Dr. Phan is an assistant professor at the NJIT. Dr. Phan's topic of interest mainly concerns on privacy and security, social network analysis, machine learning, and spatio-temporal data mining. In particular, Dr. Phan am interested in understanding the nature of human behavior and human expression on health social networks and social media. Dr. Phan received his PhD in Computer Science from the University of Montpellier 2 in October 2013. Dr. Phan was a part of the Knowledge Discovery in Databases Team (TaToo) in the LIRMM laboratory (supervised by Prof. Pascal Poncelet, Mme. Maguelonne Teisseire, and Dr. Dino Ienco). Dr. Phan joined the University of Oregon as a Research Associate in fall 2013 and work with Prof. Dejing Dou.
We are looking for a PhD student with a strong background in math and machine learning! Please send your CV to phan at njit.edu.
Han Hu (PhD) 2016 - present
Phung Lai (PhD) 2018 - present
Anuja Badeti (Honor Undergraduate) 2018 - present
"Everything should be made as simple as possible, but not simpler." (Albert Einstein)
May 2019: Our paper "Heterogeneous Gaussian Mechanism: Preserving Differential Privacy in Deep Learning with Provable Robustness" has been accepted at the 28th International Joint Conference on Artificial Intelligence (IJCAI 2019), August 10-16, 2019, Macao, China. (acceptance rate = 850/4752, 17.9%)
March 2019: Our paper "An Ensemble Deep Learning Model for Drug Abuse Detection in Sparse Twitter-Sphere," has been accepted at The 17th MedInfo 2019, Lyon, France (A leading venue in Medical and Health Informatics). We addressed the extreme sparse classification problem in this work to detect drug abuse risk behaviors in Twitter-Sphere.
March 2019: We are looking for a PhD student, fully funded, to work on Privacy and Security in Deep Learning...
Feb 2019: NJIT has been named a "Very High Research Activity (R1)" institution by the Carnegie Classification.
Feb 2019: Our paper "Deep Self-Taught Learning for Detecting Drug Abuse Risk Behavior in Tweets," has been selected as best papers at CSoNet 2018, and invited to a Special Issue of COSN (Computational Social Networks, Springer).
August 2018: Our paper, titled "Deep Self-Taught Learning for Detecting Drug Abuse Risk Behavior in Tweets," has been invited to The 7th International Conference on Computational Data & Social Networks (CSoNet 2018).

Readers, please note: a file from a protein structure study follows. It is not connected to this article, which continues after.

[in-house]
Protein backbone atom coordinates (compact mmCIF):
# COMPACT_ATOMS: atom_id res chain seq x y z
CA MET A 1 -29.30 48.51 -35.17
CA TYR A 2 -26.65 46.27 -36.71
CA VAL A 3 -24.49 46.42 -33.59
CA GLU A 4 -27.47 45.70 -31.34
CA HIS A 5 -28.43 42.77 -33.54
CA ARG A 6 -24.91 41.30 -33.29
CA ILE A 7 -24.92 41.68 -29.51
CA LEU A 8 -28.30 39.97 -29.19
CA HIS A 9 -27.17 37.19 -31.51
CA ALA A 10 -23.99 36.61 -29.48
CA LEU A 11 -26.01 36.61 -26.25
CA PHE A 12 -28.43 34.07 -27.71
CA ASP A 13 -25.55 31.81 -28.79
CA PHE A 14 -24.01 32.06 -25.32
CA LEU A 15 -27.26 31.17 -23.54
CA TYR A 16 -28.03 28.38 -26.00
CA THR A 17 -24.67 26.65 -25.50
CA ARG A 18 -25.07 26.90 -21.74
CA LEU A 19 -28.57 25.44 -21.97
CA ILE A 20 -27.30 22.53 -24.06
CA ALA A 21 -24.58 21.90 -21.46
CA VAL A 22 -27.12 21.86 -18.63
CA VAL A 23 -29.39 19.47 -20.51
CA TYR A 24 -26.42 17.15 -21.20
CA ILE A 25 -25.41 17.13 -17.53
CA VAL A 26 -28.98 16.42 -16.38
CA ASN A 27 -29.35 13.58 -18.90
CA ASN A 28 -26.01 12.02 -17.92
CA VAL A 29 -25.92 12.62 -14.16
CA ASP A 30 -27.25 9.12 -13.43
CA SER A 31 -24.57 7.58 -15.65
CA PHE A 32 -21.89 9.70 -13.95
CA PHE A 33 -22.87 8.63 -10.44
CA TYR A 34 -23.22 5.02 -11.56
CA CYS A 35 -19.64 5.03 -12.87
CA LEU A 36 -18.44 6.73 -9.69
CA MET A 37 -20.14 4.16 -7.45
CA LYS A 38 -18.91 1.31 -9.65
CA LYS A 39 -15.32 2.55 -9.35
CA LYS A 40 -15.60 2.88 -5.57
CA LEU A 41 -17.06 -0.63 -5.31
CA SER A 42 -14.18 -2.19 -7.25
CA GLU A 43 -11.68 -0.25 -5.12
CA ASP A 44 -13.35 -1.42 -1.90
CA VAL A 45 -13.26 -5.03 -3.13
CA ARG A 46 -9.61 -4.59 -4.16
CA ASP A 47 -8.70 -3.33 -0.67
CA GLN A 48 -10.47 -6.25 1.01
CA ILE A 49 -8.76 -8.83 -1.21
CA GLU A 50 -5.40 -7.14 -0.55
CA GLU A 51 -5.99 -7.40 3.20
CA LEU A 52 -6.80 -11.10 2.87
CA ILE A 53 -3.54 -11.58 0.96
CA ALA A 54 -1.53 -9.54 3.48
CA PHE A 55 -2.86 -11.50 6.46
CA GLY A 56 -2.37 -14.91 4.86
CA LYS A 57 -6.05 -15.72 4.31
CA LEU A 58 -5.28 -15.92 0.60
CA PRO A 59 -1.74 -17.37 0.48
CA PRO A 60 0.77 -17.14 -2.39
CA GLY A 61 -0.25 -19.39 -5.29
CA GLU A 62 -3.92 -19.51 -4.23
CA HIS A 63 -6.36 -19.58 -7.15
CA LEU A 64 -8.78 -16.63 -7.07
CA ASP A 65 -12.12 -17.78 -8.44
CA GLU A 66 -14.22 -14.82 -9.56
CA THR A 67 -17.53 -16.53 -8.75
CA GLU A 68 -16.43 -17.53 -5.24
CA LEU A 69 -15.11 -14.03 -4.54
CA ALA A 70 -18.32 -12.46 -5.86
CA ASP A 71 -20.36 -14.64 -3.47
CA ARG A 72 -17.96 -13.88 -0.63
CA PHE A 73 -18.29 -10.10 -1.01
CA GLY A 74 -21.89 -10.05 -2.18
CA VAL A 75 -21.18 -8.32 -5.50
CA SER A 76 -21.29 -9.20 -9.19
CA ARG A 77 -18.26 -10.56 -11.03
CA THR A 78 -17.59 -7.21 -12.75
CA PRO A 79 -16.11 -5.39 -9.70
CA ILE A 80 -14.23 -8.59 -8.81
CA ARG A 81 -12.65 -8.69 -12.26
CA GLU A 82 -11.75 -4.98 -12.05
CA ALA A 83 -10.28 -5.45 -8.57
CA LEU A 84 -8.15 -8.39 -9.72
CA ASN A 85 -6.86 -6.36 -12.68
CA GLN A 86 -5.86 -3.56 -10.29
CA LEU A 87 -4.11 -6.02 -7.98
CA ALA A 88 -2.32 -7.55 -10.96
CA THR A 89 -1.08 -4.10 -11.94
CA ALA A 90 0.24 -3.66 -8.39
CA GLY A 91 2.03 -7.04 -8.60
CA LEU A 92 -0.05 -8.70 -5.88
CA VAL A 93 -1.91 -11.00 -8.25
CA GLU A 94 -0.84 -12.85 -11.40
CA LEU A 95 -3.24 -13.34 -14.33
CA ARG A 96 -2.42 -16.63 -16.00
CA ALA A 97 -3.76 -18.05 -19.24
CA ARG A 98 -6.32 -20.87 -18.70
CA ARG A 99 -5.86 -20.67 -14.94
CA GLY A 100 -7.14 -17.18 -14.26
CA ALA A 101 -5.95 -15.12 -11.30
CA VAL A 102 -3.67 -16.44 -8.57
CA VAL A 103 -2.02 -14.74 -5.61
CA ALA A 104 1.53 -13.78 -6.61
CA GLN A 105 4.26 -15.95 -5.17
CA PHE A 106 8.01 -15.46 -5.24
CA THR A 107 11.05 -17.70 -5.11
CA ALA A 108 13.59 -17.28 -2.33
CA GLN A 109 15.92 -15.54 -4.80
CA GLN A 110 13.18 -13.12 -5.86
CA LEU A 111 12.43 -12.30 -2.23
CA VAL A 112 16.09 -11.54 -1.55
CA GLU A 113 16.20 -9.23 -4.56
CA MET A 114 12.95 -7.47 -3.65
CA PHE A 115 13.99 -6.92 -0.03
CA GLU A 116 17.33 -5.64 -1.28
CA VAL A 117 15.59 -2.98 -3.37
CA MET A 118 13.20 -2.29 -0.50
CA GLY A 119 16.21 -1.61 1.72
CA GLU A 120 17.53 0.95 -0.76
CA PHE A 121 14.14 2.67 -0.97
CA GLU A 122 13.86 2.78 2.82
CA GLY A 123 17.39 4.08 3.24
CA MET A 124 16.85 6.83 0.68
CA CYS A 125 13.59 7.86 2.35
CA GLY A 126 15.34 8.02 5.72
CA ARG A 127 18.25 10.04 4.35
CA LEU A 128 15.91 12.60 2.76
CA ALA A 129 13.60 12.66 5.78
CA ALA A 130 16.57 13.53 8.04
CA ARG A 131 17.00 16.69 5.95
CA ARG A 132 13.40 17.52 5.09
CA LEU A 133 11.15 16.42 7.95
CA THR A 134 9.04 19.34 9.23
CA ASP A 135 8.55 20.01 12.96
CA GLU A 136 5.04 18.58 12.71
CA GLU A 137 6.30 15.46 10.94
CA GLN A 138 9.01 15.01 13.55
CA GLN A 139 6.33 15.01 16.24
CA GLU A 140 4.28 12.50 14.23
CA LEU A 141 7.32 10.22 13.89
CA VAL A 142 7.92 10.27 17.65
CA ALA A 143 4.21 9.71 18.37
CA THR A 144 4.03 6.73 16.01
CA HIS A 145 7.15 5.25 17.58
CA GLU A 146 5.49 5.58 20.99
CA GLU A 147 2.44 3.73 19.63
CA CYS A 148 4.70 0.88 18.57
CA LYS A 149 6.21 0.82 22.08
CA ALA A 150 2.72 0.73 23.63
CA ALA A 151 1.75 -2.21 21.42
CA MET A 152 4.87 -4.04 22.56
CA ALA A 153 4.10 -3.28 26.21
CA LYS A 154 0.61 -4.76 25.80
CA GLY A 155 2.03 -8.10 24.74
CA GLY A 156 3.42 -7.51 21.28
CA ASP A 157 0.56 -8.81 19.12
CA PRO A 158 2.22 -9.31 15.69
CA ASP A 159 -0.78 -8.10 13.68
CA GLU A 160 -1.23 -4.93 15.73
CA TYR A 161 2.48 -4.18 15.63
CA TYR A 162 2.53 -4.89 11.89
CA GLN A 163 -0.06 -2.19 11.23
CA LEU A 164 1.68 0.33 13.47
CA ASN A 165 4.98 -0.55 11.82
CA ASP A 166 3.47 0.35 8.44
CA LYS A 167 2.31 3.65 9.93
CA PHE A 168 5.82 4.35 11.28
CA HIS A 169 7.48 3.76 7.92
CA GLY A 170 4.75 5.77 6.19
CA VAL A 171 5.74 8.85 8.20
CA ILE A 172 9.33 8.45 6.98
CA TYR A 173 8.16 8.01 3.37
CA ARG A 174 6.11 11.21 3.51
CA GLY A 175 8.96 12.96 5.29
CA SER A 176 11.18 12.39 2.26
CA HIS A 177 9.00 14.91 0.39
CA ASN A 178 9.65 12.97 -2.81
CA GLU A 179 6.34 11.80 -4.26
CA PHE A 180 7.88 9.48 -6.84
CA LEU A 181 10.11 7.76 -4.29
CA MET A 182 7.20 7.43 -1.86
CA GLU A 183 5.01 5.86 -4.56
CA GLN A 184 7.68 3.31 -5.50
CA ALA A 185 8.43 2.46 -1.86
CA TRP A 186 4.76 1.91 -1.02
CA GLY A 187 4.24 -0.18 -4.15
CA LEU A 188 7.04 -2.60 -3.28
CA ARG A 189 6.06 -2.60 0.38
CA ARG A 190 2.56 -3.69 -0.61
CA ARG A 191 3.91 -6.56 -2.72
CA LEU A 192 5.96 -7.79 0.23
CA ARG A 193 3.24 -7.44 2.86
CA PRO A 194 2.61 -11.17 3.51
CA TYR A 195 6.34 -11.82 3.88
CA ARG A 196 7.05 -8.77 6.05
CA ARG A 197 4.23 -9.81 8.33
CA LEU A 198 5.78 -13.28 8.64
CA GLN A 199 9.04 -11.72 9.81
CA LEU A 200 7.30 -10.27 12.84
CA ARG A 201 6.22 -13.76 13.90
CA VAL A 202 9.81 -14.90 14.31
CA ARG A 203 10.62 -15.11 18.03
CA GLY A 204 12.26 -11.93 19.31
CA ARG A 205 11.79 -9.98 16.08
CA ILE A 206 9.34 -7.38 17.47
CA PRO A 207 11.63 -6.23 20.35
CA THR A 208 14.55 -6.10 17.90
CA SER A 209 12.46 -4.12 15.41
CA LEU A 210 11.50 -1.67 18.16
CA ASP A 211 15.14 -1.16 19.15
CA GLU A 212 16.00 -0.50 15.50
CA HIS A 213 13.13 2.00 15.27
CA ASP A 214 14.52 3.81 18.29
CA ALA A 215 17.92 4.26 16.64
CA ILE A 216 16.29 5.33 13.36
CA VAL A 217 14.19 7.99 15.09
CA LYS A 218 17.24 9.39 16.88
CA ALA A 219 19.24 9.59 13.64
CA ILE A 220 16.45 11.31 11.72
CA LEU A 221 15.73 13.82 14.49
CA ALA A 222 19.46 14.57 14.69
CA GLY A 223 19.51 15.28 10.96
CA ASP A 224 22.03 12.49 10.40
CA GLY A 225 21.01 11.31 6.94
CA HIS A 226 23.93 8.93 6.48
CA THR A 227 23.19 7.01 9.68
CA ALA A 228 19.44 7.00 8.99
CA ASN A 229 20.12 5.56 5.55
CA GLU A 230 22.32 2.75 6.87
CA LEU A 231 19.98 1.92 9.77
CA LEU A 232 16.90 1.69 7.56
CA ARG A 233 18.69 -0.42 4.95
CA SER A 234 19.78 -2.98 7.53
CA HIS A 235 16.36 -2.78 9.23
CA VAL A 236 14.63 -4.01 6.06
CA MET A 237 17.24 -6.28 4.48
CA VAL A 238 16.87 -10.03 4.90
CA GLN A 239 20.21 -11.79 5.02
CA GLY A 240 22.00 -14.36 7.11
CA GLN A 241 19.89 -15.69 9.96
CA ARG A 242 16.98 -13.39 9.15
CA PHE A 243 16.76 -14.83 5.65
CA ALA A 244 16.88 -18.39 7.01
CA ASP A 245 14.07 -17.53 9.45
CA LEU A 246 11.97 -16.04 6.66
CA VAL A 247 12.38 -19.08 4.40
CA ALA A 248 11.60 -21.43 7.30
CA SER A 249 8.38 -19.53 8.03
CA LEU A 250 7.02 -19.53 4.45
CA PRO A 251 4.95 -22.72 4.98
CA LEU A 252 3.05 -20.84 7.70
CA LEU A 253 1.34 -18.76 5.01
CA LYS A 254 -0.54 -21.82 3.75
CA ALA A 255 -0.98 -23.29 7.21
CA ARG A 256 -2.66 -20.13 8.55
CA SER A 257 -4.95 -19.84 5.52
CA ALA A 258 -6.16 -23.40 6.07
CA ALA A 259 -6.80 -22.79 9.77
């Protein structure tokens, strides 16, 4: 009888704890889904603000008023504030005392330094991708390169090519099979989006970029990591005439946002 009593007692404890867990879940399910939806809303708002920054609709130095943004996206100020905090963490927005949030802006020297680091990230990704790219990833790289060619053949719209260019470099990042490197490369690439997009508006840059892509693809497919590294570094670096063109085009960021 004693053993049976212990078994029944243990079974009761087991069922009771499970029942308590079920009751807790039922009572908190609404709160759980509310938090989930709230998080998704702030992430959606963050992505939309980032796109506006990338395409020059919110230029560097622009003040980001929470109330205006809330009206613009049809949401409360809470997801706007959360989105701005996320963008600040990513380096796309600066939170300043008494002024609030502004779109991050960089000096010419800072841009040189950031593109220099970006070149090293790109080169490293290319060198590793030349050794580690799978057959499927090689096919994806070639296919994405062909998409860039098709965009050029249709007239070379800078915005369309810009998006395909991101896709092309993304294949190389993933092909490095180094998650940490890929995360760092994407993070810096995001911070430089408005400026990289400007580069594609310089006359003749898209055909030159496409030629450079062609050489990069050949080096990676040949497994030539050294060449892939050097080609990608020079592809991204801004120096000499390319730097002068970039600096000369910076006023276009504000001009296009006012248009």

August 2018: Our paper, titled "Recursive Structure Similarity: A Novel Algorithm for Graph Clustering," has been accepted at The 30th IEEE ICTAI 2018.
May 2018: Our team visited Google Research at New York City to present our work on Morphological Neural Networks and Differentially Private Deep Learning. May 2018: Drug abuse risk behavior labeled Tweets (i.e., 5,000 tweets) has been released at: https://github.com/hu7han73/DrugAbuseLabeledTweets.
May 2018: A paper, titled "Deep Learning Model for Classifying Drug Abuse Risk Behavior in Tweets" has been accepted at IEEE International Conference on Healthcare Informatics (ICHI 2018).
Nov 2017: Selected as Best Papers IEEE ICDM 2017.
Nov 2017: I gave an invited talk (jointly with Prof. Dejing Dou) about: "Deep Learning and Privacy Preserving in a Health Social Network" at The 10th International Workshop on Privacy and Anonymity in the Information Society (PAIS), IEEE ICDM 2017.
Sept 2017: I will give an invited talk about "Differential Privacy Preservation in Deep Learning" at IEEE NJACS-2017.
Sept 2017: A paper, titled "Time-Sensitive Behavior Prediction in a Health Social Network" has been accepted at IEEE ICMLA 2017.
Aug 2017: Two papers have been accepted as regular papers at IEEE ICDM 2017 (acceptance rate: 9.25% = 72 / 778).
June 2017: Our article, titled "Preserving Differential Privacy in Convolutional Deep Belief Networks," has been accepted by Machine Learning 2017, ECML-PKDD Journal Track, IF 1.848. Arxiv version (acceptance rate: 13.5%)
June 2017: NSF funded our planning meeting to establish an I/UCRC Center for Big Learning (CBL) in 2017.
June 2017: I will give an invited talk about "Differential Privacy Preservation in Deep Learning" at United Technologies Research Center (UTRC) on August.
June 2017: I will give an invited talk about "Enabling Real-Time Drug Abuse Detection on Online Social Media" at Tumblr.com on July.
May 2017: Invited to serve as a Reviewer for IEEE Intelligent Systems.
April 2017: My tutorial on Deep Learning has reached 20,000 views on Slideshare.
Mar 2017: I gave an invited talk about "Differential Privacy Preservation in Deep Learning" at University of Arkansas.
A Large-Scale Deep Learning-based Drug Abuse Detection on Online Social Media
NJIT, CUNY, NYU, and VCU
MedInfo'19 | CSoNet'18 (selected as best papers) | ICHI'18 | ICTAI'18 | ICDE-17 | ...
Every day, about 7,000 people are treated in emergency rooms for misuse of prescription drugs. Furthermore, every day about 44 people in the US die from overdoses of prescription painkillers. Opioid overdoses claimed more than 33,000 lives in 2015. Heroin and fentanyl deaths have risen sharply, by 23%, in one year, to 12,989. Deaths from synthetic opioids, including fentanyl, rose by 73% to 9,580. Untreated drug abuse cases can cause tremendous economic and societal burdens, posing serious public health challenges.